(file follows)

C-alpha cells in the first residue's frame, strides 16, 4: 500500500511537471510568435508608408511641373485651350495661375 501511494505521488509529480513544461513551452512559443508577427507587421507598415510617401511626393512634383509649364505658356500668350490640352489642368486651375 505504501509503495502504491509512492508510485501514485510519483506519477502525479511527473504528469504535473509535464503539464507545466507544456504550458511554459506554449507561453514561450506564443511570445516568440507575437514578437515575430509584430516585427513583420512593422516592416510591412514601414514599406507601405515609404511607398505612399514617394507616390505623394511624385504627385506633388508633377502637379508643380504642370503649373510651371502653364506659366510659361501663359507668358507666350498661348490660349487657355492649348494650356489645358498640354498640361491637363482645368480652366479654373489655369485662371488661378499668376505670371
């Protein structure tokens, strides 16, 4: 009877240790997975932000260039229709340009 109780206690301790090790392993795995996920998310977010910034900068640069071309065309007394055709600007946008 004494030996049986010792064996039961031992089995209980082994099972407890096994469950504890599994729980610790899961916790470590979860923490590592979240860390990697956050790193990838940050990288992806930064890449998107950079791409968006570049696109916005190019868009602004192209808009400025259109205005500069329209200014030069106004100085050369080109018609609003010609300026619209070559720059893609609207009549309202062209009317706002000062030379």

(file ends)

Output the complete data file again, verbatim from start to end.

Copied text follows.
C-alpha cells in the first residue's frame, strides 16, 4: 500500500511537471510568435508608408511641373485651350495661375 501511494505521488509529480513544461513551452512559443508577427507587421507598415510617401511626393512634383509649364505658356500668350490640352489642368486651375 505504501509503495502504491509512492508510485501514485510519483506519477502525479511527473504528469504535473509535464503539464507545466507544456504550458511554459506554449507561453514561450506564443511570445516568440507575437514578437515575430509584430516585427513583420512593422516592416510591412514601414514599406507601405515609404511607398505612399514617394507616390505623394511624385504627385506633388508633377502637379508643380504642370503649373510651371502653364506659366510659361501663359507668358507666350498661348490660349487657355492649348494650356489645358498640354498640361491637363482645368480652366479654373489655369485662371488661378499668376505670371
């Protein structure tokens, strides 16, 4: 009877240790997975932000260039229709340009 109780206690301790090790392993795995996920998310977010910034900068640069071309065309007394055709600007946008 004494030996049986010792064996039961031992089995209980082994099972407890096994469950504890599994729980610790899961916790470590979860923490590592979240860390990697956050790193990838940050990288992806930064890449998107950079791409968006570049696109916005190019868009602004192209808009400025259109205005500069329209200014030069106004100085050369080109018609609003010609300026619209070559720059893609609207009549309202062209009317706002000062030379």